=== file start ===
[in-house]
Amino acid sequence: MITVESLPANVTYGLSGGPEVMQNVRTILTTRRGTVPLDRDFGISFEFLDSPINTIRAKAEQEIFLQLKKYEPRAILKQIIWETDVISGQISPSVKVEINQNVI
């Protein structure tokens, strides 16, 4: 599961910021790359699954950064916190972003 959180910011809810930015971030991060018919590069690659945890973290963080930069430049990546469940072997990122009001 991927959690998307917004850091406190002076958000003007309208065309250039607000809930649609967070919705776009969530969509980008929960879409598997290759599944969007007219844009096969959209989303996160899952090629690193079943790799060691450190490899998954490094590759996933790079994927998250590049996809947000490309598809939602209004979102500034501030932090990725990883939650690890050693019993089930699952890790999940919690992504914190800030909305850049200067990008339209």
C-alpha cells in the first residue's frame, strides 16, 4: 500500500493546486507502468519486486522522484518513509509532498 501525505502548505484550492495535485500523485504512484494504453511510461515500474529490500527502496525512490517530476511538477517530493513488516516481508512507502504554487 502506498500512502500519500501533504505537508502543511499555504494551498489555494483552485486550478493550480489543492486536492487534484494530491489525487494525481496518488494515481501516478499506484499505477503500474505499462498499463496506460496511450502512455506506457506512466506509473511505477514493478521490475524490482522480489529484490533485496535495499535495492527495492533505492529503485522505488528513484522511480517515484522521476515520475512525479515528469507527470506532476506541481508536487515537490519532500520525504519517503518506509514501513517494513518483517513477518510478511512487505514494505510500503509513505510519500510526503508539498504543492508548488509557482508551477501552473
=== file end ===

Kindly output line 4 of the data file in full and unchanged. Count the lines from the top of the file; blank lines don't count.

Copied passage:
C-alpha cells in the first residue's frame, strides 16, 4: 500500500493546486507502468519486486522522484518513509509532498 501525505502548505484550492495535485500523485504512484494504453511510461515500474529490500527502496525512490517530476511538477517530493513488516516481508512507502504554487 502506498500512502500519500501533504505537508502543511499555504494551498489555494483552485486550478493550480489543492486536492487534484494530491489525487494525481496518488494515481501516478499506484499505477503500474505499462498499463496506460496511450502512455506506457506512466506509473511505477514493478521490475524490482522480489529484490533485496535495499535495492527495492533505492529503485522505488528513484522511480517515484522521476515520475512525479515528469507527470506532476506541481508536487515537490519532500520525504519517503518506509514501513517494513518483517513477518510478511512487505514494505510500503509513505510519500510526503508539498504543492508548488509557482508551477501552473